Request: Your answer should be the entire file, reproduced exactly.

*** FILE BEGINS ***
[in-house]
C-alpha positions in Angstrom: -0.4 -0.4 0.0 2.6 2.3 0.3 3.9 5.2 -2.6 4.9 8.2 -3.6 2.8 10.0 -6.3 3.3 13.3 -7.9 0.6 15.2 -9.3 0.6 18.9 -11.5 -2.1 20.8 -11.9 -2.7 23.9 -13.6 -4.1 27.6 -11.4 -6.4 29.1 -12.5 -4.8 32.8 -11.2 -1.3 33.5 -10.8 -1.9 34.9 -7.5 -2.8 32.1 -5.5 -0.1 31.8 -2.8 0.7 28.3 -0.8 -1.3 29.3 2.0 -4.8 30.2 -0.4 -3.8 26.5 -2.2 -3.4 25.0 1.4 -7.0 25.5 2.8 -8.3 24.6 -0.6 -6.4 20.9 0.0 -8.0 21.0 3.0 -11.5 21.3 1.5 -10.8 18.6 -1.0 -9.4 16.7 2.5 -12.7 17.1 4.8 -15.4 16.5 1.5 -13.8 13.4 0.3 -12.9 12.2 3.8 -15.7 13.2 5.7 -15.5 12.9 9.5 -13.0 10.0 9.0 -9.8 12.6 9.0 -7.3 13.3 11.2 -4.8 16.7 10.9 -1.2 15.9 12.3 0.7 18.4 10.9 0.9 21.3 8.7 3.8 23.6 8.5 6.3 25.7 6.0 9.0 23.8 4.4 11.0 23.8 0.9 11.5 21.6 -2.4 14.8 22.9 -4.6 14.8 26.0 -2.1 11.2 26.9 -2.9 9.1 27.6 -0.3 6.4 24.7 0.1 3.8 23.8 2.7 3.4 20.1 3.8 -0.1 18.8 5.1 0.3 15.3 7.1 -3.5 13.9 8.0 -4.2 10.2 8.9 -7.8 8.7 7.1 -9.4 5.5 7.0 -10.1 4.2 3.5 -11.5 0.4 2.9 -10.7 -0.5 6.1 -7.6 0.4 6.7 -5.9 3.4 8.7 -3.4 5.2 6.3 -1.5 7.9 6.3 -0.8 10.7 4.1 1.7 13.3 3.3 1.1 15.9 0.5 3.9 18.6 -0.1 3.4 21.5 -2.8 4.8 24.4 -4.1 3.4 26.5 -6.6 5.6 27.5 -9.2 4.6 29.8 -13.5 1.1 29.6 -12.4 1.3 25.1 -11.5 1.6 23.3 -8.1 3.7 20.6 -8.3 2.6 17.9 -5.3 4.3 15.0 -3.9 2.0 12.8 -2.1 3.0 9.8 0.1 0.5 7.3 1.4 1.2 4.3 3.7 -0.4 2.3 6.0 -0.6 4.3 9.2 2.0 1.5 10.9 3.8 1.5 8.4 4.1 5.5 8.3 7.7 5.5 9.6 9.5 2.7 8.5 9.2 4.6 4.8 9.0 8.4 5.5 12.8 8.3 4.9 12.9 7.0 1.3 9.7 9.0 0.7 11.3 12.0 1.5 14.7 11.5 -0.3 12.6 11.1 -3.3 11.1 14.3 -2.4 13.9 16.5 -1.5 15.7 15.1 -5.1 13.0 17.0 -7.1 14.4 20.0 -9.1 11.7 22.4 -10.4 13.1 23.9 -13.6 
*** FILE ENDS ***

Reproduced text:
[in-house]
C-alpha positions in Angstrom: -0.4 -0.4 0.0 2.6 2.3 0.3 3.9 5.2 -2.6 4.9 8.2 -3.6 2.8 10.0 -6.3 3.3 13.3 -7.9 0.6 15.2 -9.3 0.6 18.9 -11.5 -2.1 20.8 -11.9 -2.7 23.9 -13.6 -4.1 27.6 -11.4 -6.4 29.1 -12.5 -4.8 32.8 -11.2 -1.3 33.5 -10.8 -1.9 34.9 -7.5 -2.8 32.1 -5.5 -0.1 31.8 -2.8 0.7 28.3 -0.8 -1.3 29.3 2.0 -4.8 30.2 -0.4 -3.8 26.5 -2.2 -3.4 25.0 1.4 -7.0 25.5 2.8 -8.3 24.6 -0.6 -6.4 20.9 0.0 -8.0 21.0 3.0 -11.5 21.3 1.5 -10.8 18.6 -1.0 -9.4 16.7 2.5 -12.7 17.1 4.8 -15.4 16.5 1.5 -13.8 13.4 0.3 -12.9 12.2 3.8 -15.7 13.2 5.7 -15.5 12.9 9.5 -13.0 10.0 9.0 -9.8 12.6 9.0 -7.3 13.3 11.2 -4.8 16.7 10.9 -1.2 15.9 12.3 0.7 18.4 10.9 0.9 21.3 8.7 3.8 23.6 8.5 6.3 25.7 6.0 9.0 23.8 4.4 11.0 23.8 0.9 11.5 21.6 -2.4 14.8 22.9 -4.6 14.8 26.0 -2.1 11.2 26.9 -2.9 9.1 27.6 -0.3 6.4 24.7 0.1 3.8 23.8 2.7 3.4 20.1 3.8 -0.1 18.8 5.1 0.3 15.3 7.1 -3.5 13.9 8.0 -4.2 10.2 8.9 -7.8 8.7 7.1 -9.4 5.5 7.0 -10.1 4.2 3.5 -11.5 0.4 2.9 -10.7 -0.5 6.1 -7.6 0.4 6.7 -5.9 3.4 8.7 -3.4 5.2 6.3 -1.5 7.9 6.3 -0.8 10.7 4.1 1.7 13.3 3.3 1.1 15.9 0.5 3.9 18.6 -0.1 3.4 21.5 -2.8 4.8 24.4 -4.1 3.4 26.5 -6.6 5.6 27.5 -9.2 4.6 29.8 -13.5 1.1 29.6 -12.4 1.3 25.1 -11.5 1.6 23.3 -8.1 3.7 20.6 -8.3 2.6 17.9 -5.3 4.3 15.0 -3.9 2.0 12.8 -2.1 3.0 9.8 0.1 0.5 7.3 1.4 1.2 4.3 3.7 -0.4 2.3 6.0 -0.6 4.3 9.2 2.0 1.5 10.9 3.8 1.5 8.4 4.1 5.5 8.3 7.7 5.5 9.6 9.5 2.7 8.5 9.2 4.6 4.8 9.0 8.4 5.5 12.8 8.3 4.9 12.9 7.0 1.3 9.7 9.0 0.7 11.3 12.0 1.5 14.7 11.5 -0.3 12.6 11.1 -3.3 11.1 14.3 -2.4 13.9 16.5 -1.5 15.7 15.1 -5.1 13.0 17.0 -7.1 14.4 20.0 -9.1 11.7 22.4 -10.4 13.1 23.9 -13.6 